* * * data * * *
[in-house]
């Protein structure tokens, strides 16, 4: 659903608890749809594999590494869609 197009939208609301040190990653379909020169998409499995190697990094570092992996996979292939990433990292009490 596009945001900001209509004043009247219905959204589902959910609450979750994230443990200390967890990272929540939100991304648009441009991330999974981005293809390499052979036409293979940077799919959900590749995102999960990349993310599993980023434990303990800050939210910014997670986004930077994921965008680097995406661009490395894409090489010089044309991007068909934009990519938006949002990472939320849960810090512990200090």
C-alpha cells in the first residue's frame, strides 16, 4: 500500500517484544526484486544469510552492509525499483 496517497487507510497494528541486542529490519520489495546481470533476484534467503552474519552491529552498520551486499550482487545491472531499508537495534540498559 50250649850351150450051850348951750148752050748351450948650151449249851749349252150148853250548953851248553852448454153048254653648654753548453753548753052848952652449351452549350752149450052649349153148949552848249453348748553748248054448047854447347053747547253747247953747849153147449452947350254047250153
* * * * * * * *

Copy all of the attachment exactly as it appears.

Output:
[in-house]
């Protein structure tokens, strides 16, 4: 659903608890749809594999590494869609 197009939208609301040190990653379909020169998409499995190697990094570092992996996979292939990433990292009490 596009945001900001209509004043009247219905959204589902959910609450979750994230443990200390967890990272929540939100991304648009441009991330999974981005293809390499052979036409293979940077799919959900590749995102999960990349993310599993980023434990303990800050939210910014997670986004930077994921965008680097995406661009490395894409090489010089044309991007068909934009990519938006949002990472939320849960810090512990200090």
C-alpha cells in the first residue's frame, strides 16, 4: 500500500517484544526484486544469510552492509525499483 496517497487507510497494528541486542529490519520489495546481470533476484534467503552474519552491529552498520551486499550482487545491472531499508537495534540498559 50250649850351150450051850348951750148752050748351450948650151449249851749349252150148853250548953851248553852448454153048254653648654753548453753548753052848952652449351452549350752149450052649349153148949552848249453348748553748248054448047854447347053747547253747247953747849153147449452947350254047250153